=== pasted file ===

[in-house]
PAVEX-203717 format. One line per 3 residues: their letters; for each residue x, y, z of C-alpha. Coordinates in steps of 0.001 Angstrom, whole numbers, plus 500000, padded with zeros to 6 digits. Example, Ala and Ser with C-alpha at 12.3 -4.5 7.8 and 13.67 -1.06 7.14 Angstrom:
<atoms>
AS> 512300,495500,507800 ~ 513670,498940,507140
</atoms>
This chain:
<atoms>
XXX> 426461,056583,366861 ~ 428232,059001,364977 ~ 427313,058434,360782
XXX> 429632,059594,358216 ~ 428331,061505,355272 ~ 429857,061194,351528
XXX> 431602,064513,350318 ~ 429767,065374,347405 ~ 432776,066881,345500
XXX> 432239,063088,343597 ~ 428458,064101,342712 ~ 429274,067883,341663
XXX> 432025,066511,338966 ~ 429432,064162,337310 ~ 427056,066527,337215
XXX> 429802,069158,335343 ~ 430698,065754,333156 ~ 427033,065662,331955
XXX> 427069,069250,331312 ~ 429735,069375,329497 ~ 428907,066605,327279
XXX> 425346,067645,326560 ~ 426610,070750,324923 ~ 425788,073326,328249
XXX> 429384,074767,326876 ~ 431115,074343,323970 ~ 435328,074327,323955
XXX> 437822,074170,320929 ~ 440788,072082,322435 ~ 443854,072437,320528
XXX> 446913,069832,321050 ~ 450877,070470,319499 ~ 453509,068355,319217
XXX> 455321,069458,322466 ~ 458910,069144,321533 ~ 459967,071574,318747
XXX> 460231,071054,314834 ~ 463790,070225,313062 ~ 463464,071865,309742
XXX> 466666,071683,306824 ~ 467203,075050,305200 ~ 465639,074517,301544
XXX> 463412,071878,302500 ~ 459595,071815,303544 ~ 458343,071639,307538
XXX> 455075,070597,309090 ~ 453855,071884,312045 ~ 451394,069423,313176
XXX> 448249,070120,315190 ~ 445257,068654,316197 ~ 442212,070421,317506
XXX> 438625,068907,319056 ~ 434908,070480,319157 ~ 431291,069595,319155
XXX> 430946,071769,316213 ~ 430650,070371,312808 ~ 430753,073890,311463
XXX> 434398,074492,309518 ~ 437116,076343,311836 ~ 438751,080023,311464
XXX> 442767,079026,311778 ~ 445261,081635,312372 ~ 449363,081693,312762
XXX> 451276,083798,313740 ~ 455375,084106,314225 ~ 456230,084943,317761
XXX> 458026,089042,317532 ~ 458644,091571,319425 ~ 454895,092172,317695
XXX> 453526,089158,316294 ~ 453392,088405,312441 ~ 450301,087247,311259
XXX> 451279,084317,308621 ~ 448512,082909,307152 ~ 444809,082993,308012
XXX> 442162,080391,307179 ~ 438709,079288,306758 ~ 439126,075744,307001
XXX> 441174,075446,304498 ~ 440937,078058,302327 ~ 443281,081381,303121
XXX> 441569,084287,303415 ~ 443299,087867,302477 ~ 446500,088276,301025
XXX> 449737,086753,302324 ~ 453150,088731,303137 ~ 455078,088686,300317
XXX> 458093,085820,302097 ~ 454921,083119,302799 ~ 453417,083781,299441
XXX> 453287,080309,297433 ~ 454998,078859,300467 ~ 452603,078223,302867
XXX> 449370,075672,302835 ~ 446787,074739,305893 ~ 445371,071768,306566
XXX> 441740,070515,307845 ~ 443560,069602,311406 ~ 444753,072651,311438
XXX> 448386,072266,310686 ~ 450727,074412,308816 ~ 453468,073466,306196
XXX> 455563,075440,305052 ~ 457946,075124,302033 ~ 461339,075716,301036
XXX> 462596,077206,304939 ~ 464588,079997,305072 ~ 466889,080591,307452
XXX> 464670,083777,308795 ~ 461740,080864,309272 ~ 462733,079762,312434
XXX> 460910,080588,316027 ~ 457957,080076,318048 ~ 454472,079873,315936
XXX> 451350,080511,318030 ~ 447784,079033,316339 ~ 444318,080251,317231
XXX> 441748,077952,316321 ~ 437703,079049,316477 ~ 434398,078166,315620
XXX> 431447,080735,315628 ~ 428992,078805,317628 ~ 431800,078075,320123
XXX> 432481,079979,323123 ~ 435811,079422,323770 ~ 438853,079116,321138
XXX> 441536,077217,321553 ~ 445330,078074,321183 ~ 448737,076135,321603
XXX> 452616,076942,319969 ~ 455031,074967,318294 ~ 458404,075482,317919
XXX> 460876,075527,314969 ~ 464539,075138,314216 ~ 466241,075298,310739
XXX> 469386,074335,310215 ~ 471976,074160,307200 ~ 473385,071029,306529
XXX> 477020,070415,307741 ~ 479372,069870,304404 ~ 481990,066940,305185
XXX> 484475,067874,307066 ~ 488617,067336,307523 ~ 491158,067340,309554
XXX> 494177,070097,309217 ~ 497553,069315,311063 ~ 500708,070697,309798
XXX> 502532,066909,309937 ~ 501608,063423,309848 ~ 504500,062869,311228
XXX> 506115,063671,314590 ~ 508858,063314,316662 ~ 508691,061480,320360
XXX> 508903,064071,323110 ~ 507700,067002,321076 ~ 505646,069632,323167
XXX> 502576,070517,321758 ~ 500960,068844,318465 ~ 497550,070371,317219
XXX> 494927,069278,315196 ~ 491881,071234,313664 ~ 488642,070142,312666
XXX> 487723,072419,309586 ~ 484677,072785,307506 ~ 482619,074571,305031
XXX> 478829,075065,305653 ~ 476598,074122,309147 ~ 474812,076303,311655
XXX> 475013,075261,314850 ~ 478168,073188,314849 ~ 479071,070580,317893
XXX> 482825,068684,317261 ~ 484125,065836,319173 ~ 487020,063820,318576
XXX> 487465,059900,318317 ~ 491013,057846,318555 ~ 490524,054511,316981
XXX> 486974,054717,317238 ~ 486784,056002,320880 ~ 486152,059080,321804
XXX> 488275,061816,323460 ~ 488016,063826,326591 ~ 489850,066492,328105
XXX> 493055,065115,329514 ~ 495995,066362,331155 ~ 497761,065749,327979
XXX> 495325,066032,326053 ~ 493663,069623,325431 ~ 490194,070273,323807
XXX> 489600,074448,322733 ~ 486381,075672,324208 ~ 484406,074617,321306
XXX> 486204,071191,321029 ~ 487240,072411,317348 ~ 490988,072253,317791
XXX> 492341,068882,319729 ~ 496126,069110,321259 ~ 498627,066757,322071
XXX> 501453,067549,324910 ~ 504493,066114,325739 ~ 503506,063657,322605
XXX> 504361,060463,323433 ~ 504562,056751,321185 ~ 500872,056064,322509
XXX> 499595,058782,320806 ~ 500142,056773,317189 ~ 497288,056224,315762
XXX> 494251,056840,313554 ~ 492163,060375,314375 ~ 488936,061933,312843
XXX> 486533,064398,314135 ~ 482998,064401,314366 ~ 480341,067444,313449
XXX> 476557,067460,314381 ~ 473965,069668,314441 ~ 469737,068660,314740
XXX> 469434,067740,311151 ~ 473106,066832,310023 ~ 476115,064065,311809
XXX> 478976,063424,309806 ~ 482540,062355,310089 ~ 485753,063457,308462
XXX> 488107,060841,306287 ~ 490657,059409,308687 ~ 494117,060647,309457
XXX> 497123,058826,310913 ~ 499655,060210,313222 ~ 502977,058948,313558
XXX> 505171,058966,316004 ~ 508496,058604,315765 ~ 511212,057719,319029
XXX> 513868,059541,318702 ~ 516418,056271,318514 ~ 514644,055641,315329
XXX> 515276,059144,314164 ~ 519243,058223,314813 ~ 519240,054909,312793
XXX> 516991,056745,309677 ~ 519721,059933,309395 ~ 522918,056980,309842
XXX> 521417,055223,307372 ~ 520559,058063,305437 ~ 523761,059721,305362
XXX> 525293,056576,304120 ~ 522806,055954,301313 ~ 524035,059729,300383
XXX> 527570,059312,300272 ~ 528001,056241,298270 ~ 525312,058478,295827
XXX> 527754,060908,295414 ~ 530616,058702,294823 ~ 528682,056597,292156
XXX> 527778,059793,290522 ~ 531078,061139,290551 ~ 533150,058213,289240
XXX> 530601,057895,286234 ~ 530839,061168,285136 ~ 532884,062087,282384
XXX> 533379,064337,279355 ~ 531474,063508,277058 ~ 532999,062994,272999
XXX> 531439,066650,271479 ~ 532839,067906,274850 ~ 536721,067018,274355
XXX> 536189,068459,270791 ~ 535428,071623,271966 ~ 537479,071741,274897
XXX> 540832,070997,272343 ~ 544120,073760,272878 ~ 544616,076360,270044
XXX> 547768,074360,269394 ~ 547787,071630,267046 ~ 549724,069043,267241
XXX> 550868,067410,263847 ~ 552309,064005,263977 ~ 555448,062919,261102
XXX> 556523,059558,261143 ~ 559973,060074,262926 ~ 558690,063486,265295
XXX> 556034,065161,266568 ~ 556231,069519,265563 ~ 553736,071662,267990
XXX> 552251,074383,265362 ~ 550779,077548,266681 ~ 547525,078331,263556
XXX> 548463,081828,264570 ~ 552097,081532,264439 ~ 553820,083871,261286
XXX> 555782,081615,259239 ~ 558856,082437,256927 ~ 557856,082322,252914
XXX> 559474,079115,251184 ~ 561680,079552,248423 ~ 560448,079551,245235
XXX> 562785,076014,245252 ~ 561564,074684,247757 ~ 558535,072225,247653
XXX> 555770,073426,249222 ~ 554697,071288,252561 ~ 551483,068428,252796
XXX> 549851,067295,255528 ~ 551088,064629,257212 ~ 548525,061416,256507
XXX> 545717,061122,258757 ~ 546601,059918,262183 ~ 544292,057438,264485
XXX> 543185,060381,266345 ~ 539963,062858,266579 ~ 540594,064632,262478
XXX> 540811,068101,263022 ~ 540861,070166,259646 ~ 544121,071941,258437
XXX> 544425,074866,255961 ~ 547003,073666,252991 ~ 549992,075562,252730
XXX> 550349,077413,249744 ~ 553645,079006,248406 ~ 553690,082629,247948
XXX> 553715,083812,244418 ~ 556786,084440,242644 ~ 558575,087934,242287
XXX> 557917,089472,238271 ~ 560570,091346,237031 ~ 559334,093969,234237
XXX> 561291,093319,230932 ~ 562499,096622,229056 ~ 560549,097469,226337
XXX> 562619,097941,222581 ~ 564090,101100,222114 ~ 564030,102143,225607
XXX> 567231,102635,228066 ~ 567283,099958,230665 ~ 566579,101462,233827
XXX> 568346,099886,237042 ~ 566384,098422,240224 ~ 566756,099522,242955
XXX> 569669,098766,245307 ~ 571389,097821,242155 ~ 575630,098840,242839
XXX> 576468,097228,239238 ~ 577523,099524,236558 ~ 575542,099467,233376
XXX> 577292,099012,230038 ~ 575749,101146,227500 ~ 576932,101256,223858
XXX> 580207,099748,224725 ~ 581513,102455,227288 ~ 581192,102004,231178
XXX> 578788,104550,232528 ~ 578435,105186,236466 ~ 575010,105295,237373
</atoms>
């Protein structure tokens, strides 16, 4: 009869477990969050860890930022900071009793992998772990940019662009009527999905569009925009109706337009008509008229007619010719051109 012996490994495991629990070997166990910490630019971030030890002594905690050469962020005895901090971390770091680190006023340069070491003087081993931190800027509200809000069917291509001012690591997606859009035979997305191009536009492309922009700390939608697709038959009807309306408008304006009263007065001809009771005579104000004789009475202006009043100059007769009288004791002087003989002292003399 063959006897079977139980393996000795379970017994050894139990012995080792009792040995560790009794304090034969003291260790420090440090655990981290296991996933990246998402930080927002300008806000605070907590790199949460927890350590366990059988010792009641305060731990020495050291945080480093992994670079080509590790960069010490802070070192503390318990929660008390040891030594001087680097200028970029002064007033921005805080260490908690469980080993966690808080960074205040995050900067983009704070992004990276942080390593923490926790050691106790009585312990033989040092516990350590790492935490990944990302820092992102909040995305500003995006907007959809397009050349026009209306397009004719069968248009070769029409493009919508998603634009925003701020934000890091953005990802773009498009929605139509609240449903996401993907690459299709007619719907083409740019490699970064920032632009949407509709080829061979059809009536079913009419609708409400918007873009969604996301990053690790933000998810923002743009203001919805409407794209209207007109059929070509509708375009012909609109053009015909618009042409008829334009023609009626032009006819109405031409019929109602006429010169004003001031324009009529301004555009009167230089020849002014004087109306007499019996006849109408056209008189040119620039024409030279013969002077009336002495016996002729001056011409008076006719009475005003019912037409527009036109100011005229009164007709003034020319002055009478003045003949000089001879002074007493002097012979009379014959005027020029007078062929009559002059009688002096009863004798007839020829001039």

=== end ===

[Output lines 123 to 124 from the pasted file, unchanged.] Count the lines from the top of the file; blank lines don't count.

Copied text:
XXX> 580207,099748,224725 ~ 581513,102455,227288 ~ 581192,102004,231178
XXX> 578788,104550,232528 ~ 578435,105186,236466 ~ 575010,105295,237373